God’s plan is called accountability: accountability for the sinful words and actions (including bearing a critical spirit). Accountability lies at the heart of what it means to build a church worthy of God’s recognition (see Matthew 16:18-19; 18:15-20; Revelation chapters 2 and 3). If you will take the time to read these passages (and I hope you will!), you will note that there are churches of Revelation that are condemned for failing to hold members accountable for sinful belief and behavior.

Pastors must be free of fear and criticism when they dare speak the truth in love (Ephesians 4:15) to us about our bad behavior. They must have every confidence that if they speak the truth to us, they will not be in danger of losing their standing as God’s undershepherd in our midst. They need to be encouraged to lead all of the church’s lay leaders and members in a manner that is consistent with God’s revelation without fear of losing their position as God’s ordained shepherd overseers for simply doing the work of the Scriptures.

Of course, as faithful shepherds, they must, always have deep humility, reverence, and fear of God as they administer the rod and the staff (see Redeeming Church Conflicts, page 135). They must never be motivated by their own comfort or control or any sense of being “above” anyone in the church. Instead, they must understand that they are merely servants molding God’s eternal children to the pattern of His holiness. This is a difficult balance to achieve and to maintain and requires careful understanding and mutual submission by both the pastor and the church’s members to the authority of God’s Word. Pastors must fear that God will hold them accountable for their ministry and members must be those who obey their leaders for fear of God’s eternal accountability if they do not.

Obey your leaders and submit to their authority. They keep watch over you as men who must give an account. Obey them so their work will be a joy, not a burden, for that would be of no advantage to you. Hebrews 13:17

May our pastors fear God—not their critics in the pews.

In the Lamb,
Dave Edling

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About David V. Edling

Dave Edling is an experienced Christian conciliator who has worked with many conflicted churches. During his decade of service on the senior staff of Peacemaker Ministries, he participated in over 200 mediation and arbitration cases and worked with nearly twenty thousand Christians engaged in conflicts affecting churches of almost every denomination. Dave holds several graduate degrees in addition to his Bachelor of Science degree from Oregon State University. They are: Master of Arts in Human Behavior, United States International University (now Alliant International University); Juris Doctor, California Western School of Law; Master of Arts in Religion, Westminster Seminary California; and Master of Arts in Biblical Conflict Resolution, Birmingham Theological Seminary. Dave has served as a trustee on the Board of Directors for Covenant College and Westminster Seminary California and has taught in the Doctor of Ministry programs for Reformed Theological Seminary, Mid-Western Baptist Theological Seminary, and Westminster Theological Seminary. In addition, Dave has been a lecturer in practical theology for several other Christian colleges and seminaries.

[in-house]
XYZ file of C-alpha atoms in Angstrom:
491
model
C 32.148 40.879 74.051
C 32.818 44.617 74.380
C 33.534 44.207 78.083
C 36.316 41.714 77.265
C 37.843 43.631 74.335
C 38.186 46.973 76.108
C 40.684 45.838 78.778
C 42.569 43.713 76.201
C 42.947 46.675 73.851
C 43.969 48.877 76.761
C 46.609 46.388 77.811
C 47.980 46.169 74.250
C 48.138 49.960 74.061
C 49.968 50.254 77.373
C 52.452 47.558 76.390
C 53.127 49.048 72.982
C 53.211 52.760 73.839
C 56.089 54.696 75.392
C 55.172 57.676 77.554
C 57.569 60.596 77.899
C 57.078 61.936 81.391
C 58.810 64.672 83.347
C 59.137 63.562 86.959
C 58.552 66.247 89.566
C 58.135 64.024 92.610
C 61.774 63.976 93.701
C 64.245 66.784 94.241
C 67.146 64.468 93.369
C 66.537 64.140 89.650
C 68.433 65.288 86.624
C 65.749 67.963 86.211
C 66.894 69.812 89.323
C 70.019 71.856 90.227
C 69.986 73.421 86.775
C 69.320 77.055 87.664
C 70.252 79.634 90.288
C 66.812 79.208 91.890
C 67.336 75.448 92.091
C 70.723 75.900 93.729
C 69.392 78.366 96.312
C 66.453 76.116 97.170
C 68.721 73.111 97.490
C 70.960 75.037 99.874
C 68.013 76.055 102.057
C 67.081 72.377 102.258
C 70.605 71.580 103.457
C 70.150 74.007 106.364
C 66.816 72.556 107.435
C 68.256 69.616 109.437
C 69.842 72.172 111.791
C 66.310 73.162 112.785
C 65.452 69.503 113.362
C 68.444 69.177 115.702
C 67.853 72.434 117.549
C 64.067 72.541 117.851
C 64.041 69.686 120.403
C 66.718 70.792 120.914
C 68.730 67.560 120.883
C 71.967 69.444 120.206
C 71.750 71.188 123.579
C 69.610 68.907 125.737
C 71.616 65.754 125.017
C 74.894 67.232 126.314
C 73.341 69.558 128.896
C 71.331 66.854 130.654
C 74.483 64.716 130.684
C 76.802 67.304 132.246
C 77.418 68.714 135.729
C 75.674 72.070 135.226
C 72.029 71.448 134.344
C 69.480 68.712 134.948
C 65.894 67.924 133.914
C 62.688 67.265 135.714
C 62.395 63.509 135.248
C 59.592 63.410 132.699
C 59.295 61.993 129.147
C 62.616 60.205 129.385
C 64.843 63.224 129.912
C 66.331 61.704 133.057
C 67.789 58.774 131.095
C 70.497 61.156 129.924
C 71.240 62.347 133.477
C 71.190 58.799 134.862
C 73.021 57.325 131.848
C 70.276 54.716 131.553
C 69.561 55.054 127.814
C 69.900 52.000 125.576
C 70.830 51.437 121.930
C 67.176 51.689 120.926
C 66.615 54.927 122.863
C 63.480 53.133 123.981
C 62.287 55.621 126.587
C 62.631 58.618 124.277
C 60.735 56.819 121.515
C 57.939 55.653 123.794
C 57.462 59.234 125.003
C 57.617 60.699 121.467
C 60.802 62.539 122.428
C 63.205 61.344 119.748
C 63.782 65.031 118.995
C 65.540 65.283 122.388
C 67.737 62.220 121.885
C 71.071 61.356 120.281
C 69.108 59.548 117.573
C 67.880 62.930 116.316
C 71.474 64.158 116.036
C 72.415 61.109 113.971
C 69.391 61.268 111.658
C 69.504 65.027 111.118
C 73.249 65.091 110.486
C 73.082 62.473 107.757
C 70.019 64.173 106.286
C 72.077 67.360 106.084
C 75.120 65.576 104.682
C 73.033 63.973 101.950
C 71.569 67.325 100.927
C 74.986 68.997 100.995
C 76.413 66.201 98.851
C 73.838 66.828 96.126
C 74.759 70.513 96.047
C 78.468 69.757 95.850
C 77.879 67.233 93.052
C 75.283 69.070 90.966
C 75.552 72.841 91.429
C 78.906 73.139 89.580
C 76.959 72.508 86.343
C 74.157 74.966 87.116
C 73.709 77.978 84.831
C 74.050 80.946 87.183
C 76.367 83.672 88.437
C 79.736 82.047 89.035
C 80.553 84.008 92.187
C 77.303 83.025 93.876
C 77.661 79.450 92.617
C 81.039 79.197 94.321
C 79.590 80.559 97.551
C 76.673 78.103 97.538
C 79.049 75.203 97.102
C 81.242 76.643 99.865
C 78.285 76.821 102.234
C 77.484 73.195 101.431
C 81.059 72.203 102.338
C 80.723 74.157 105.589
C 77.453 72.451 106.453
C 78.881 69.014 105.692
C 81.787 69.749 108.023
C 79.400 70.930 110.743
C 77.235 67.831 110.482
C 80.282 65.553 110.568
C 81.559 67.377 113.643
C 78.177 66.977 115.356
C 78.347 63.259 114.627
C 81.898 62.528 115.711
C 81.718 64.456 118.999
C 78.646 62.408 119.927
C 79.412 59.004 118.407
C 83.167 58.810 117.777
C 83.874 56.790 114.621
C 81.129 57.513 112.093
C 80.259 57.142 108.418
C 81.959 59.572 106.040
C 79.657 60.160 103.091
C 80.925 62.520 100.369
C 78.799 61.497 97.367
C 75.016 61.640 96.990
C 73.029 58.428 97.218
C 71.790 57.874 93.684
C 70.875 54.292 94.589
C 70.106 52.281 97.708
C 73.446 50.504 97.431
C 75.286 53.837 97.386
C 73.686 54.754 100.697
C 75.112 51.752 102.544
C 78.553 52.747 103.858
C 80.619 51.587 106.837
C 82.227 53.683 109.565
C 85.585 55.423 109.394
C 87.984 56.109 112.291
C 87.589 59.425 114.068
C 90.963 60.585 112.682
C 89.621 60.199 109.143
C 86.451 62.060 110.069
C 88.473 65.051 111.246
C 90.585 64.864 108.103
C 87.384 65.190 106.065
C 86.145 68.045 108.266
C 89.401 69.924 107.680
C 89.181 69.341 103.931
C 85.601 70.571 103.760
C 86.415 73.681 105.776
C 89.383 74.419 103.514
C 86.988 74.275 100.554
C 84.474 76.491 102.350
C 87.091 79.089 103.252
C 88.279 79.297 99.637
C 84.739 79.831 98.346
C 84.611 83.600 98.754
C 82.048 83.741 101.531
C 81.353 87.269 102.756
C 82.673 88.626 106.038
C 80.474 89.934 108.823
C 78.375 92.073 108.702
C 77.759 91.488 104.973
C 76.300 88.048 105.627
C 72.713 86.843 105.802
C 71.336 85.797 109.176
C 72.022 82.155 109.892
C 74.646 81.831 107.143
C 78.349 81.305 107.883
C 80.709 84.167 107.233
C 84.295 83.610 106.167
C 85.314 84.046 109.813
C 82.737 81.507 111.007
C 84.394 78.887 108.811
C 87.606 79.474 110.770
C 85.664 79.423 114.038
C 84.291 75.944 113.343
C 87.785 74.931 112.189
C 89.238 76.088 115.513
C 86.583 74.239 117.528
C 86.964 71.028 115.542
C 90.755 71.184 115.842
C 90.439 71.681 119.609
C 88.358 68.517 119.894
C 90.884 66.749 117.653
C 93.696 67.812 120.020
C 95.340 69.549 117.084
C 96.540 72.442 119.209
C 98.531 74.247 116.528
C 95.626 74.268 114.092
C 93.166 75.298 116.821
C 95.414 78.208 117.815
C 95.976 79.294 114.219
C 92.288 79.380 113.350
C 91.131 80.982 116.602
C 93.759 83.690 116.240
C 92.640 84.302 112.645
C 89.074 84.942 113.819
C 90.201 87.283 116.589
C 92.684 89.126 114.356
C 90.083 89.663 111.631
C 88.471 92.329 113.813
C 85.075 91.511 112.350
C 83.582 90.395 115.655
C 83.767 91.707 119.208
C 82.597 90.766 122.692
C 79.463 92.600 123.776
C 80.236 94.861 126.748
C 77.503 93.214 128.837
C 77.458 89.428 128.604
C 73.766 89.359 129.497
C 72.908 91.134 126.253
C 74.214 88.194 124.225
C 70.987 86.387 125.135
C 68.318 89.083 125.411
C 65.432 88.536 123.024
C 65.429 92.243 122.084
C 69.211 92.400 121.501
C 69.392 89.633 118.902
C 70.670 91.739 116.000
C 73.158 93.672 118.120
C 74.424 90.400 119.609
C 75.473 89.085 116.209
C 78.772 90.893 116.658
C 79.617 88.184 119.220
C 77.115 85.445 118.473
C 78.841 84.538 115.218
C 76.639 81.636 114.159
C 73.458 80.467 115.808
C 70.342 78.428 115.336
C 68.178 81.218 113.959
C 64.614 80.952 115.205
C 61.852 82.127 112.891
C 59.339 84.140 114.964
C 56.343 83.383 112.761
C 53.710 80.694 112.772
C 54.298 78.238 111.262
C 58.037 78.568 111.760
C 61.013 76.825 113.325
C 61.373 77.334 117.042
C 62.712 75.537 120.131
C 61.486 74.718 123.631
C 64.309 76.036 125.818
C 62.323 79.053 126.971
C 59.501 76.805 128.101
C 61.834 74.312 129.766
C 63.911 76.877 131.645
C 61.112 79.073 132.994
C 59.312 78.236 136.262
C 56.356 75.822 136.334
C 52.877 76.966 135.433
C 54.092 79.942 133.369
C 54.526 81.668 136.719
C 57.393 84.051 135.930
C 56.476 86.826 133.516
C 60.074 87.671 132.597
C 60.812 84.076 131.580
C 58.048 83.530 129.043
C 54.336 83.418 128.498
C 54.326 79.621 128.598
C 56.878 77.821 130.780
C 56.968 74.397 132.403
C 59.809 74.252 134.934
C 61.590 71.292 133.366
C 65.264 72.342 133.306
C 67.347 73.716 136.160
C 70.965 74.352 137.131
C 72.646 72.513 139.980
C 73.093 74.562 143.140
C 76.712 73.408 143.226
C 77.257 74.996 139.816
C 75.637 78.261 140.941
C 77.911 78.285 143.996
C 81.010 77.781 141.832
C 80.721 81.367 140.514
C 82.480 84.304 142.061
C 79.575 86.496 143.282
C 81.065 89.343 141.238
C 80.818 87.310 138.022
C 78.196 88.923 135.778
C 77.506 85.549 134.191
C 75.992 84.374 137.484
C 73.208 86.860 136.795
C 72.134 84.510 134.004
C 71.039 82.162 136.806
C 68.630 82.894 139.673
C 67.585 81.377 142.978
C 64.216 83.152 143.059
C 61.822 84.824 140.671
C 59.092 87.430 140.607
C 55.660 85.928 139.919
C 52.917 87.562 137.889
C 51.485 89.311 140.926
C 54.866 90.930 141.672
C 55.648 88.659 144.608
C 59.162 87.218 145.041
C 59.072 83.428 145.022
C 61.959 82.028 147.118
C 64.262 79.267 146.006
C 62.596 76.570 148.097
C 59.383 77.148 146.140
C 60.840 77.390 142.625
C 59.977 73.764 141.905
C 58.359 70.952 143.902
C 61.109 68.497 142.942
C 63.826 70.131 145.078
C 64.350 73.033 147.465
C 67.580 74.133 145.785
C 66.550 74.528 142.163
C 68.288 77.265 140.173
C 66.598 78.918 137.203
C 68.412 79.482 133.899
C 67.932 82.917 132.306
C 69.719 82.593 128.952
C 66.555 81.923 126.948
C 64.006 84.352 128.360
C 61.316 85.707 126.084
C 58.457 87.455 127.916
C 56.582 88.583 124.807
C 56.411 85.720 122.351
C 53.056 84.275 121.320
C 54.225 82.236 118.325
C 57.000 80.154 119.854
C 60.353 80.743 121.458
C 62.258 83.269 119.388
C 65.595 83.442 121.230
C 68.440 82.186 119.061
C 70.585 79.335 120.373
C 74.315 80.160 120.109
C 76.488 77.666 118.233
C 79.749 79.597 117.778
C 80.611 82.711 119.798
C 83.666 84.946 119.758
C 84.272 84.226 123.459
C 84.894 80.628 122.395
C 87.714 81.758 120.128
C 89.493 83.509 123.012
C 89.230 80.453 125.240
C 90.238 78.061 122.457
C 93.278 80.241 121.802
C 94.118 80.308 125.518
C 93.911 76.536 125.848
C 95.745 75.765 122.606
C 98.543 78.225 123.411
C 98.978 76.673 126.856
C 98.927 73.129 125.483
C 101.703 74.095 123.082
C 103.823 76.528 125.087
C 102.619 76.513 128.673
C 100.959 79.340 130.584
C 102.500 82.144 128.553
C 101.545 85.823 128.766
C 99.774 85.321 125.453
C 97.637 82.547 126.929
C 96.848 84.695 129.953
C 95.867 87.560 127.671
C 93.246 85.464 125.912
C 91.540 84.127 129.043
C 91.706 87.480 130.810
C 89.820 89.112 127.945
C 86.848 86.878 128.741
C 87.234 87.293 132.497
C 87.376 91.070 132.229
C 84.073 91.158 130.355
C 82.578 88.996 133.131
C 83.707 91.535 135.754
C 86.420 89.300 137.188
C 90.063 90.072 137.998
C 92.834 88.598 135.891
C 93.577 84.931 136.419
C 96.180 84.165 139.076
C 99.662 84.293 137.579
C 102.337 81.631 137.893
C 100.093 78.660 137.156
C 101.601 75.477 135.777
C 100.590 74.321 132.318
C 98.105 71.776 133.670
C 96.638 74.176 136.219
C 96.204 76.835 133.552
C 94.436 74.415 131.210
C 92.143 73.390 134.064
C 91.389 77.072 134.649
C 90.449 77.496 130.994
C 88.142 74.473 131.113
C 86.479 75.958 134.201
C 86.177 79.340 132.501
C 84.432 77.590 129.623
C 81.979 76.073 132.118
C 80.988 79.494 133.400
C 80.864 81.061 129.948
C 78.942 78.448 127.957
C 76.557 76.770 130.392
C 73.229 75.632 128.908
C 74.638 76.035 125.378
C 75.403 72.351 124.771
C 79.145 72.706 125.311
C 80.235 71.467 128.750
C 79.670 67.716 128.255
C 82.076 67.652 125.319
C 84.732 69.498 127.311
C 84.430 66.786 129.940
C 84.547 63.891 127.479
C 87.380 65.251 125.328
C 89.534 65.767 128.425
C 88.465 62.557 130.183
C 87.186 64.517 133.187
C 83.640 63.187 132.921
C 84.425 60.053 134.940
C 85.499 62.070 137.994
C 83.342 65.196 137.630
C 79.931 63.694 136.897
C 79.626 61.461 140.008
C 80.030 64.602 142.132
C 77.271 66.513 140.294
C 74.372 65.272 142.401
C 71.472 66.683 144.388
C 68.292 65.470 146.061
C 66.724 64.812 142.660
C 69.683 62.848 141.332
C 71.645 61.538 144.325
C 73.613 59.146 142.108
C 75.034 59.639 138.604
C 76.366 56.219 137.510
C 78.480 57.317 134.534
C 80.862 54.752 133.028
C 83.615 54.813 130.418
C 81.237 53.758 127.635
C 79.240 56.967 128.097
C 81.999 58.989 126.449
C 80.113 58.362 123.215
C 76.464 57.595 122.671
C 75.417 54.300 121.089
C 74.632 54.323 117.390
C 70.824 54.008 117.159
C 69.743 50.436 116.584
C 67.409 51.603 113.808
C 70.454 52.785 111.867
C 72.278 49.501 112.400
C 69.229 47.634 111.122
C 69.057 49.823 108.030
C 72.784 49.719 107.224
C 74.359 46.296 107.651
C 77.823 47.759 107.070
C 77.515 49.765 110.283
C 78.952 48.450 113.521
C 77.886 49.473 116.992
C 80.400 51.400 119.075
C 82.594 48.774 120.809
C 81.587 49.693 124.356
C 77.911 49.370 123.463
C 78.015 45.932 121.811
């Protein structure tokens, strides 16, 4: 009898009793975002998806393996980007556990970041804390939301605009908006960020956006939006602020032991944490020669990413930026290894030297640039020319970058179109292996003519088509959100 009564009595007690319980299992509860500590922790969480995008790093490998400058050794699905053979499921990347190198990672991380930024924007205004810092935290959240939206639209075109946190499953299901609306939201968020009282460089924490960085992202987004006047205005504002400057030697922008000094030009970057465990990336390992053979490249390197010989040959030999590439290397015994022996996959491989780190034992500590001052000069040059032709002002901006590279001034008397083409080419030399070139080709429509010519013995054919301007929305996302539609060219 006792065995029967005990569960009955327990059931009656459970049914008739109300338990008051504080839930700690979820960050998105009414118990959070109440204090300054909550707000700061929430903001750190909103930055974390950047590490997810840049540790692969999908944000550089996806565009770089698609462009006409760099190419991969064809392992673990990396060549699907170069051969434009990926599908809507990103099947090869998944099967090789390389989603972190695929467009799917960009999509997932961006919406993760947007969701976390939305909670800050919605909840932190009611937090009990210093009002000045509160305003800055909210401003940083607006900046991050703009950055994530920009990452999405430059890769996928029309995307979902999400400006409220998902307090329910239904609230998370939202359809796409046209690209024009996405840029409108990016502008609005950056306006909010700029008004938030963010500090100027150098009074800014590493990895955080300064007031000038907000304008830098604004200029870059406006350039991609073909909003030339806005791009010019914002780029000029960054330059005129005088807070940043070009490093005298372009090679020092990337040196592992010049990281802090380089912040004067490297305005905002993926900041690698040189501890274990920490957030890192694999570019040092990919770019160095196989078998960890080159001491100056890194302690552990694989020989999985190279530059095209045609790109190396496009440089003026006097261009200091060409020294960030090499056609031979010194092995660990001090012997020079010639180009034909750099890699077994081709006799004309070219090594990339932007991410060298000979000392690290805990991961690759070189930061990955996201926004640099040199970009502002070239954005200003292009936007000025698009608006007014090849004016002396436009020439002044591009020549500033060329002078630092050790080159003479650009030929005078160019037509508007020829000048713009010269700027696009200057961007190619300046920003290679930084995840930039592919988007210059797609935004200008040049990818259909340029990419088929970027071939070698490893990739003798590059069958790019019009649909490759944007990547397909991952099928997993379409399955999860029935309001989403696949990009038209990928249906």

This entry was posted in Church discipline, Conflicts involving church leaders, Conflicts with our youth pastor, Confrontation. Bookmark the permalink.

2 Responses to How to Preserve Your Pastor (Part 2)—Pastoral Over-Concern about Critics: The Relationship Between “Fear of Man” and the Failure of Accountability

  1. Pingback: How to Preserve Your Pastor (Part 3): Failure to Exercise Faith | Redeeming Church Conflicts

  2. Pingback: How to Preserve Your Pastor (Part 4): Family Time | Redeeming Church Conflicts